AGRICULTURE IN UZBEKISTAN

AGRICULTURE IN UZBEKISTAN

Mike Edwards wrote in National Geographic, “Agriculture is Uzbekistan's biggest employer, and cotton is king, as it was in Soviet days, when irrigation canals were stitched across the arid landscape and ground-water became polluted with agrochemicals. State farms, also Soviet relics, have not been abolished, and the government still tells farmers what to plant: cotton. The system enriches the state at the expense of the peasants, for the crop must be sold to the state at a fraction of its value. [Source: Mike Edwards, National Geographic, February 2002]

Land use: agricultural land: 62.6 percent; arable land 10.1 percent; permanent crops 0.8; percent; permanent pasture 51.7 percent; forest: 7.7 percent; other: 29.7 percent (2011 est.). Irrigated land: 41,980 square kilometers (2005); Total renewable water resources: 48.87 cubic kilometers (2011). Freshwater withdrawal (domestic/industrial/agricultural) total: 56 cubic kilometers a year(7 percent/3 percent/90 percent); per capita: 2,113 cubic meters a year (2005). [Source: CIA World Factbook]

Agriculture and industries processing agricultural products (primarily those related to cotton and foods) have consistently contributed about 35 percent of Uzbekistan's gross domestic product. However, expansion of the sector has been hindered by state control of agricultural markets, equipment shortages, and the ban on private land ownership. Privately worked plots contribute an estimated 75 percent of non-wheat food output. **

Uzbekistan is the world's fourth-largest producer and second-largest exporter of cotton, which in 2005 accounted for approximately 20 percent of the country's exports after reaching 39 percent in the late 1990s. In recent years, Uzbekistan has switched some farmland from cotton to grains (mainly rice and wheat) in an effort to reduce food imports. Officially reported wheat harvests have increased every year since 1998, while the rice harvest decreased substantially in 2005. Other significant agricultural products are silk, fruits and vegetables, cow’s milk, and beef. Virtually all agriculture requires intensive irrigation. Cattle, goats, and sheep are the most frequently raised livestock. **

Under the Soviet system, agricultural land was held by the state in the form of collective and state farms. Farmers were allowed cultivate small private farm plots. These accounted for a disproportionate share of agricultural production—up to 30 percent of the total agricultural output in some places.

Uzbekistan has the advantages of a warm climate, a long growing season, and plentiful sources of water for irrigation. In the Soviet period, those conditions offered high and reliable yields of crops with specialized requirements. Soviet agricultural policy applied Uzbekistan's favorable conditions mainly to cotton cultivation. As Uzbekistan became a net exporter of cotton and a narrow range of other agricultural products, however, it required large-scale imports of grain and other foods that were not grown in sufficient quantities in domestic fields. [Source: Library of Congress, March 1996 *]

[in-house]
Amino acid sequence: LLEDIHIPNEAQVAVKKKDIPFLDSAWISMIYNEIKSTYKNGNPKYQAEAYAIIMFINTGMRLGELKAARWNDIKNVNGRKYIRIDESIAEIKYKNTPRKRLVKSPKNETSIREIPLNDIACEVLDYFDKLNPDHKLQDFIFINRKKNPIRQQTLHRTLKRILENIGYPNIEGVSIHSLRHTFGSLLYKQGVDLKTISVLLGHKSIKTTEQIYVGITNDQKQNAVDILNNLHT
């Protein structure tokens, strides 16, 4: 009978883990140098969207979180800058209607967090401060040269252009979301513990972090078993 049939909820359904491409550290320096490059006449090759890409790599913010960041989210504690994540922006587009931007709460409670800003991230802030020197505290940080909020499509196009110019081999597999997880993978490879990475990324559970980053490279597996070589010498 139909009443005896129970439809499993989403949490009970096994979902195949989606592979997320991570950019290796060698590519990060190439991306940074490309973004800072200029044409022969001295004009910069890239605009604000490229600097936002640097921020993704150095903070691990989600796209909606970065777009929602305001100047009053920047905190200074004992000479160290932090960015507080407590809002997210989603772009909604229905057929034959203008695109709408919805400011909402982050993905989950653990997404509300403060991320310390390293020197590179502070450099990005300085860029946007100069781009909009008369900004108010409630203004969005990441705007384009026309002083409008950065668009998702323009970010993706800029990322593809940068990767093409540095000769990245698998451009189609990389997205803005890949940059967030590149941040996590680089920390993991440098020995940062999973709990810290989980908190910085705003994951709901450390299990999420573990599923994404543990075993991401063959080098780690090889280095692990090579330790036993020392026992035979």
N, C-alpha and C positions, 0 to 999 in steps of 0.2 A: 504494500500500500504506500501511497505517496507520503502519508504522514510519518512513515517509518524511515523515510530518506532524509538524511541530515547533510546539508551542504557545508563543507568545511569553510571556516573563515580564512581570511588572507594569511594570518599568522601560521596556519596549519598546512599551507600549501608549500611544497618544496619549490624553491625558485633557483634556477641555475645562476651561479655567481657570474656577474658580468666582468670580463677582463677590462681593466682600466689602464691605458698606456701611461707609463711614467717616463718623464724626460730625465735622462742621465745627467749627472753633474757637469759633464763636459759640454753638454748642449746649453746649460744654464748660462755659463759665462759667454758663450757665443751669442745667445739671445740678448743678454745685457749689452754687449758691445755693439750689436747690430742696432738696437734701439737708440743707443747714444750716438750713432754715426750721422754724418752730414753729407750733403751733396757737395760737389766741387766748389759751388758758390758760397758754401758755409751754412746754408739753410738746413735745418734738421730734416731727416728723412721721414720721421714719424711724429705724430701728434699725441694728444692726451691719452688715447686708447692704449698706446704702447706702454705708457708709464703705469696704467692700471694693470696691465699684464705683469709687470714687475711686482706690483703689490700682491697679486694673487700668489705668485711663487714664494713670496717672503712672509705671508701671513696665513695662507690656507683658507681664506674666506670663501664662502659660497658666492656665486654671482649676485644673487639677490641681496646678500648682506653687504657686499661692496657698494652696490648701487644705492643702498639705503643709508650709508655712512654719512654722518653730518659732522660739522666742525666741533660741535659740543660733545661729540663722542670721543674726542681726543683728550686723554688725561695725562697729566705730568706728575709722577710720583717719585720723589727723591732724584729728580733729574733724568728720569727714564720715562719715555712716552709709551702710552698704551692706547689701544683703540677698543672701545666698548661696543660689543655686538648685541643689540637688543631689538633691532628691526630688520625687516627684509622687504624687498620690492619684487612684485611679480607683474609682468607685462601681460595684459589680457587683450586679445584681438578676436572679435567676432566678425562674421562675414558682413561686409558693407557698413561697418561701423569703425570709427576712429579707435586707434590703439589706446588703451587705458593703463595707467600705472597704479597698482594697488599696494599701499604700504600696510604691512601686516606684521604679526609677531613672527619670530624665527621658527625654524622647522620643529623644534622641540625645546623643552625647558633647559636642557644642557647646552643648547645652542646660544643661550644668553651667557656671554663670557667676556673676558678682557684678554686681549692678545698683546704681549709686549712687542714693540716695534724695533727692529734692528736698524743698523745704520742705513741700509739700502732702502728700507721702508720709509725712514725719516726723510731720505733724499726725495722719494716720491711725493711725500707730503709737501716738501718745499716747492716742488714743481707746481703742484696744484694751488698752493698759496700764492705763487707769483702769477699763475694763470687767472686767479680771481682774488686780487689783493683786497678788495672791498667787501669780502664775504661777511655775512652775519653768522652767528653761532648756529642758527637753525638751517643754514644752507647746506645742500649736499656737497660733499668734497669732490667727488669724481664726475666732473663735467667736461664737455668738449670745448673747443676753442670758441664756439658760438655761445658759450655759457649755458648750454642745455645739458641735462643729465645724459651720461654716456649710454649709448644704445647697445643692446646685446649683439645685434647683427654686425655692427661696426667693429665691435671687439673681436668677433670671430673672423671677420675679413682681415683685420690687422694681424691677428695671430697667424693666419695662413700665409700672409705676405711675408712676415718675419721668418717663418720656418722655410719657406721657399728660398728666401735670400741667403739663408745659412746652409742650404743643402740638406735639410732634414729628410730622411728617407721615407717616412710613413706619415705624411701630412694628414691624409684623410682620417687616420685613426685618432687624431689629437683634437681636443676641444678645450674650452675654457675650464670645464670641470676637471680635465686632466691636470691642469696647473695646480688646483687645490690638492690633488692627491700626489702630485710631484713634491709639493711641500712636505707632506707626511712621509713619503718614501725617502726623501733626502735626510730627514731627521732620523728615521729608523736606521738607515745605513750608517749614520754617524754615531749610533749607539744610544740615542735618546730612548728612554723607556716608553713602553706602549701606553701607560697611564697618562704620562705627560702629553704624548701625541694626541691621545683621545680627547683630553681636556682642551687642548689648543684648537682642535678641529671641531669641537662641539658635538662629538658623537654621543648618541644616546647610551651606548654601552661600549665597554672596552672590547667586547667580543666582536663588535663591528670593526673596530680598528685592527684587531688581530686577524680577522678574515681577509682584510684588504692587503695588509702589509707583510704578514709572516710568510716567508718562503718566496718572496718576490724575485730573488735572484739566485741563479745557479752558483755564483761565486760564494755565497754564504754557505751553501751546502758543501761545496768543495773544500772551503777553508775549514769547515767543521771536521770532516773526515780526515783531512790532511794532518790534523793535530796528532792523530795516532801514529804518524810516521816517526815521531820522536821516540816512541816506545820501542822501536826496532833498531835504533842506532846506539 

See Separate Article COTTON, HISTORY, AGRICULTURE AND PRODUCTION factsanddetails.com

Organization and Structure of Agriculture in Uzbekistan

Under the Soviet system, agricultural land was held by the state in the form of collective and state farms. Farmers were allowed cultivate small private farm plots. These accounted for a disproportionate share of agricultural production—up to 30 percent of the total agricultural output in some places.

In the last decades of Soviet rule, the private agricultural sector produced about 25 percent of total farm output almost exclusively on the small private plots of collective and state farmers and nonagricultural households (the maximum private landholding was one-half hectare). In the early 1990s, Uzbekistan's agriculture still was dominated by collective and state farms, of which 2,108 were in operation in 1991. Because of this domination, average farm size was more than 24,000 hectares, and the average number of workers per farm was more than 1,100 in 1990. More than 99 percent of the value of agricultural production comes from irrigated land. [Source: Library of Congress, March 1996 *]

Uzbekistan's economy depends heavily on agricultural production. As late as 1992, roughly 40 percent of its net material product (NMP) was in agriculture, although only about 10 percent of the country's land area was cultivated. Cotton accounts for 40 percent of the gross value of agricultural production.

Problems with Uzbekistan’s Agriculture